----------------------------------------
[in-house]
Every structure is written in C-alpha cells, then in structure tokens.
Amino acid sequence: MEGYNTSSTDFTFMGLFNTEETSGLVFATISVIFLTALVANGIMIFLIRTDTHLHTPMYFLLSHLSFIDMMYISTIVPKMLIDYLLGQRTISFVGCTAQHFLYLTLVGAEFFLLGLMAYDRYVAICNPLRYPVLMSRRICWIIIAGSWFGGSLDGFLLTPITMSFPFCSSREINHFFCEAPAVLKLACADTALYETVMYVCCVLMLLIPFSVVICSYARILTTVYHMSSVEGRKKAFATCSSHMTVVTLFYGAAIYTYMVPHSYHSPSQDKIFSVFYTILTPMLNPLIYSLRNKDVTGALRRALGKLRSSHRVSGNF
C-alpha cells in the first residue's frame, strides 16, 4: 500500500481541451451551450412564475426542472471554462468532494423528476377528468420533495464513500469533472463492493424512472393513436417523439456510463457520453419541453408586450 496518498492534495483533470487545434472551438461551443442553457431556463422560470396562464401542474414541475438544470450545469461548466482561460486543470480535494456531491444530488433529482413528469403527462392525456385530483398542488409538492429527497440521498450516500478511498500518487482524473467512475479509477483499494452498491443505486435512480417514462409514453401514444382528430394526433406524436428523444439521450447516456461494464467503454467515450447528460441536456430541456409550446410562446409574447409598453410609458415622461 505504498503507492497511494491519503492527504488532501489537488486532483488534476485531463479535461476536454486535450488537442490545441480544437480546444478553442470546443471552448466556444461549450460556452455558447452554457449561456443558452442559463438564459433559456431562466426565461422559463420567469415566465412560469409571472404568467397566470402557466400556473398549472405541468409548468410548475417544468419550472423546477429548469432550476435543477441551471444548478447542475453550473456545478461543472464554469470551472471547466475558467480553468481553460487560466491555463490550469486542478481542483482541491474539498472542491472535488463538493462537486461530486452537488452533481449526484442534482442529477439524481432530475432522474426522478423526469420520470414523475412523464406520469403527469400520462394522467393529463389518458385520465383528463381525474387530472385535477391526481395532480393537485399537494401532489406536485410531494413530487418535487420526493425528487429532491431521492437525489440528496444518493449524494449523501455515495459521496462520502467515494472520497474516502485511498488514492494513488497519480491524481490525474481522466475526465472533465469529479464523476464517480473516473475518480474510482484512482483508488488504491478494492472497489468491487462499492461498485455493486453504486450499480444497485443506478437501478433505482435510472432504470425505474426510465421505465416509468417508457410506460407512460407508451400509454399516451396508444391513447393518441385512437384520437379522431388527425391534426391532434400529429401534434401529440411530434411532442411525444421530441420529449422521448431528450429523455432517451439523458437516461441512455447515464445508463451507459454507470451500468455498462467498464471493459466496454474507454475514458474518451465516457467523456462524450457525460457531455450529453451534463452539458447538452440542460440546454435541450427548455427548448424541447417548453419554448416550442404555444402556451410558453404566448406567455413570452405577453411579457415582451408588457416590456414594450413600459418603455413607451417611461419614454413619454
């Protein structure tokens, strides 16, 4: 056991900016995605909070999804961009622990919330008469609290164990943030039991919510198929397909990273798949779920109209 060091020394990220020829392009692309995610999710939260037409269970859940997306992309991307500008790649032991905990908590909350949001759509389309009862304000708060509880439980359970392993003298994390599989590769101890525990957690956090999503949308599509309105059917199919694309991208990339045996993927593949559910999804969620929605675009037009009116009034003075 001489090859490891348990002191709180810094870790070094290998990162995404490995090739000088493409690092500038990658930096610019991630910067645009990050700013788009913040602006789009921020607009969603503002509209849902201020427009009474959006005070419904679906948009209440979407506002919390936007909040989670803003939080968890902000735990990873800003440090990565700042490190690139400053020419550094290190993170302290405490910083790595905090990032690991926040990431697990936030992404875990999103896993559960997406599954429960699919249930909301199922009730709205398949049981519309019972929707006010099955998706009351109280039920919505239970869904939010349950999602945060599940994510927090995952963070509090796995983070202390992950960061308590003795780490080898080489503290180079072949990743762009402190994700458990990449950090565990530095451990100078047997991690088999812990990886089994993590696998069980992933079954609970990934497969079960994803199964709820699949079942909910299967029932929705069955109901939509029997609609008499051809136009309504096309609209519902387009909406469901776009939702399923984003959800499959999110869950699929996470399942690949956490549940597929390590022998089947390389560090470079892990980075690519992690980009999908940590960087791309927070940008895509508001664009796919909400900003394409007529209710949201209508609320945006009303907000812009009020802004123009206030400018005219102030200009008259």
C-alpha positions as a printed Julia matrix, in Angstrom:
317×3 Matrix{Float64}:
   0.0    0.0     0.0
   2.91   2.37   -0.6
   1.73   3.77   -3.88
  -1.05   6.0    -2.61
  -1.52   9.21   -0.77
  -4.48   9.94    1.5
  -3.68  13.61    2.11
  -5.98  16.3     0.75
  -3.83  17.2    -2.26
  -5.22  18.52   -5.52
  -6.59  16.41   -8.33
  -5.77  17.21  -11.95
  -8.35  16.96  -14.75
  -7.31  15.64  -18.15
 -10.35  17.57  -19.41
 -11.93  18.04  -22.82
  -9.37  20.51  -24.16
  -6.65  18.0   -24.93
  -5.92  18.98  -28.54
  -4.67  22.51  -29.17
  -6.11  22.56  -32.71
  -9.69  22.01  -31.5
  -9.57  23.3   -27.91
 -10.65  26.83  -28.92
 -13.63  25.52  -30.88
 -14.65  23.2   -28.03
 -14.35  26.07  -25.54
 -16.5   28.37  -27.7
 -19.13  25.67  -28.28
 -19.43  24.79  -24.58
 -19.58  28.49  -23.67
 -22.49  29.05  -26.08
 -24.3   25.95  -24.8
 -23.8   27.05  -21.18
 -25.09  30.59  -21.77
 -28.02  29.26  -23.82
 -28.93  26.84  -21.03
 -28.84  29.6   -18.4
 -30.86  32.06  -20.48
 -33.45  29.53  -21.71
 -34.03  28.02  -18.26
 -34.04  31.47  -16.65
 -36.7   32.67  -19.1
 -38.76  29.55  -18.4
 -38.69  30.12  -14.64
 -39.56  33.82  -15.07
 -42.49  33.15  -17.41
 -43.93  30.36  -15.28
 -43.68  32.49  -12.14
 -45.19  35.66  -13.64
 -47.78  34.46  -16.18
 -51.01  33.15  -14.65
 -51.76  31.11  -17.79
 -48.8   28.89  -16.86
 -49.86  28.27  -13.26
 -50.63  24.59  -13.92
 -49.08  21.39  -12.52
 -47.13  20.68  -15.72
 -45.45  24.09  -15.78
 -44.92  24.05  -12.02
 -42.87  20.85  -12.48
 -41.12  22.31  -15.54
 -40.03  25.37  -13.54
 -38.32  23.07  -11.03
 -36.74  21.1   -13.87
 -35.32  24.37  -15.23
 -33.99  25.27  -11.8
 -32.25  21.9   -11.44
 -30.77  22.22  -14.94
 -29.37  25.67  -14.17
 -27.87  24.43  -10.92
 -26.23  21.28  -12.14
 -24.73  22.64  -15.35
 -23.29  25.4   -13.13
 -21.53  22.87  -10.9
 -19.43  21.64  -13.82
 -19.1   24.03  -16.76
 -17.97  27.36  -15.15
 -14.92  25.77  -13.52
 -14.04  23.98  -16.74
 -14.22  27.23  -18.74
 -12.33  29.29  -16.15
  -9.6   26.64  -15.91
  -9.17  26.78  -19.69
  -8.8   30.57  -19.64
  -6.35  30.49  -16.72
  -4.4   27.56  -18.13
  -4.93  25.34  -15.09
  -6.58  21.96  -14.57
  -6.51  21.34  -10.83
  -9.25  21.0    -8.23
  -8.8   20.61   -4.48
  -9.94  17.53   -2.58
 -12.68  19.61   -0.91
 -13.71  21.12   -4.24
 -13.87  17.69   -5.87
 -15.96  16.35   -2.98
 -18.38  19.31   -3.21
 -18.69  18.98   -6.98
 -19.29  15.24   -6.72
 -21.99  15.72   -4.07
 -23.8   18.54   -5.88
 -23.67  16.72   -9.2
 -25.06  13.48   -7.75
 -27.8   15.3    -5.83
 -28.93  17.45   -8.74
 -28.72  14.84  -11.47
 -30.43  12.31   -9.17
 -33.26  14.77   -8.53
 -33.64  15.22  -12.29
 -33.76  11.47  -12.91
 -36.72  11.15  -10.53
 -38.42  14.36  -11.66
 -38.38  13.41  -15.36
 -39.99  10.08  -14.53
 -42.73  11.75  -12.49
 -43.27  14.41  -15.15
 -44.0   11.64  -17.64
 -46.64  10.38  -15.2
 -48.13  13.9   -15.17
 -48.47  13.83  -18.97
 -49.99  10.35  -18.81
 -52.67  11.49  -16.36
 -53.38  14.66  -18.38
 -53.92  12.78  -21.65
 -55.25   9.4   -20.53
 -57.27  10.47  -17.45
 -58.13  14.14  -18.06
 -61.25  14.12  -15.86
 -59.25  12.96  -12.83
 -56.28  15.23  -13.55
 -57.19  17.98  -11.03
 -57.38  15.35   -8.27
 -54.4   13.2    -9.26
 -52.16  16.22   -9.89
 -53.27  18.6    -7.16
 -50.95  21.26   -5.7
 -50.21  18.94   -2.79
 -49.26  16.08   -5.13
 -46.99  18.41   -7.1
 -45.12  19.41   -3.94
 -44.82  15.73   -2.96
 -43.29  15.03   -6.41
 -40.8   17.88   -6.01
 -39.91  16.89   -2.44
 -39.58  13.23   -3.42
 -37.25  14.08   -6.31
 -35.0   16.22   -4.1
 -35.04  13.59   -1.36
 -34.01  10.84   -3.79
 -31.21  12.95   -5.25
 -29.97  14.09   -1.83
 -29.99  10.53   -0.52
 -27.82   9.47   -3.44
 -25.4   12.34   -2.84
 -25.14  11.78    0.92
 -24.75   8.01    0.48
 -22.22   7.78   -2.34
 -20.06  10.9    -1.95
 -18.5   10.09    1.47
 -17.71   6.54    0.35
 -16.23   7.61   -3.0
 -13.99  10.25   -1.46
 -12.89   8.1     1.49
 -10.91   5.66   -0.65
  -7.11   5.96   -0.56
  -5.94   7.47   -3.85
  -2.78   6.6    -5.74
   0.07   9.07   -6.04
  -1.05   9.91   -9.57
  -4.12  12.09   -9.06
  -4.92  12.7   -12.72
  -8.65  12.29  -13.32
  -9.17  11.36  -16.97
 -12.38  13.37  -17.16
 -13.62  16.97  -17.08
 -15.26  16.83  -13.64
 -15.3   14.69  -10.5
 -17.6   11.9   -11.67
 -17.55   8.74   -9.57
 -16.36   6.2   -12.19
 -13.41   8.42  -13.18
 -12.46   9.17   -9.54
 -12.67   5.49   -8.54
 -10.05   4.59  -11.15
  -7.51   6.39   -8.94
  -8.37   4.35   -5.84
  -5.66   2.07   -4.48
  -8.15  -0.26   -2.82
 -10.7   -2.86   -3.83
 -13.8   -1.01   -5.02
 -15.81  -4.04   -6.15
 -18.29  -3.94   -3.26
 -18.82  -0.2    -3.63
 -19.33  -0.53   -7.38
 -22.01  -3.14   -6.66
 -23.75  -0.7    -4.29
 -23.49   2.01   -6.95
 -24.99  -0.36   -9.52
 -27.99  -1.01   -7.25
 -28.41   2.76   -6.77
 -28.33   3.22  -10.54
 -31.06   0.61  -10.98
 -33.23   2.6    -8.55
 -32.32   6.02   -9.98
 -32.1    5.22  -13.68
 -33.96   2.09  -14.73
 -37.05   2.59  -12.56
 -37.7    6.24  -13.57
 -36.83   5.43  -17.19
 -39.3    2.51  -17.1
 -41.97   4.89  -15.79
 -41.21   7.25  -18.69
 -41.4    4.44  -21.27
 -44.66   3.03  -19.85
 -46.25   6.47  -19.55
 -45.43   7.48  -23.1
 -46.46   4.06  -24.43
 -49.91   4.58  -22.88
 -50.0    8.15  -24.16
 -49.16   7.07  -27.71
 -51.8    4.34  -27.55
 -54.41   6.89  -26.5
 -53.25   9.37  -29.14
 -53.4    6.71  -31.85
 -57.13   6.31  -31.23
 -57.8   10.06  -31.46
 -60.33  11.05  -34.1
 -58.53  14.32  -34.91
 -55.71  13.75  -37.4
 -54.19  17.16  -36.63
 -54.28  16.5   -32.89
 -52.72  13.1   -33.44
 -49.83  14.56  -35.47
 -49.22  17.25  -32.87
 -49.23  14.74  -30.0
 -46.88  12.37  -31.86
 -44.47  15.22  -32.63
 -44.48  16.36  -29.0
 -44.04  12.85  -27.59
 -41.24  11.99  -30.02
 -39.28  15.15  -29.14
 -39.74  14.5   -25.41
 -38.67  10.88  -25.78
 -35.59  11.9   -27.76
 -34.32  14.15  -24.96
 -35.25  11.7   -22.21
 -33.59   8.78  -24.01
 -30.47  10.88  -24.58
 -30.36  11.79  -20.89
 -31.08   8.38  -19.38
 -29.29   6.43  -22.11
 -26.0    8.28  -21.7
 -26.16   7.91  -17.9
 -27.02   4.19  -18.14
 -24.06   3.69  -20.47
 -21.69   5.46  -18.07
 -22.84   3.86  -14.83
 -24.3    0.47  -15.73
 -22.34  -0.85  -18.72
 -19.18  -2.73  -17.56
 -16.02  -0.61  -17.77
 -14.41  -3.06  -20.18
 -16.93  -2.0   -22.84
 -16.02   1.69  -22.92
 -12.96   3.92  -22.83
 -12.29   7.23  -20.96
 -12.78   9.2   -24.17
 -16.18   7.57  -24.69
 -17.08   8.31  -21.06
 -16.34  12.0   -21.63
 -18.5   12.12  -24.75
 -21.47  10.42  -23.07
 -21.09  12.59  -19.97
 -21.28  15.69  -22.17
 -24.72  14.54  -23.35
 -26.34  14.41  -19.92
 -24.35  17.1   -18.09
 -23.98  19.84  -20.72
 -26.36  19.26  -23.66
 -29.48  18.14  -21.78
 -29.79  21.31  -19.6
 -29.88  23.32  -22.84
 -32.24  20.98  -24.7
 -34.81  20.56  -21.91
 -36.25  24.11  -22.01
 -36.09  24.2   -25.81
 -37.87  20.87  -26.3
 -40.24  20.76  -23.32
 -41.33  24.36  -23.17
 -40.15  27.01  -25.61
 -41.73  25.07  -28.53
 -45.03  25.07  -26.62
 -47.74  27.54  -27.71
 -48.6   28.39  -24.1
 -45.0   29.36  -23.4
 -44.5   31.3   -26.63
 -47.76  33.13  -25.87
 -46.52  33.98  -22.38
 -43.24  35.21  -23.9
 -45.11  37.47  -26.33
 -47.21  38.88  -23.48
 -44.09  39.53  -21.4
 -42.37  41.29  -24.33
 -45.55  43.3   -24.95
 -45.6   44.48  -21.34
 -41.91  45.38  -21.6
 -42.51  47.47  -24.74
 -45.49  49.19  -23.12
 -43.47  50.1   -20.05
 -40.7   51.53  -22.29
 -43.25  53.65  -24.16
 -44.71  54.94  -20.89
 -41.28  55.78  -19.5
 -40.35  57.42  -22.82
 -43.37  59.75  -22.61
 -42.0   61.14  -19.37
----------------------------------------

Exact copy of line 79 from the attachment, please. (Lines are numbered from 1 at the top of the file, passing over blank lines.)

 -26.23  21.28  -12.14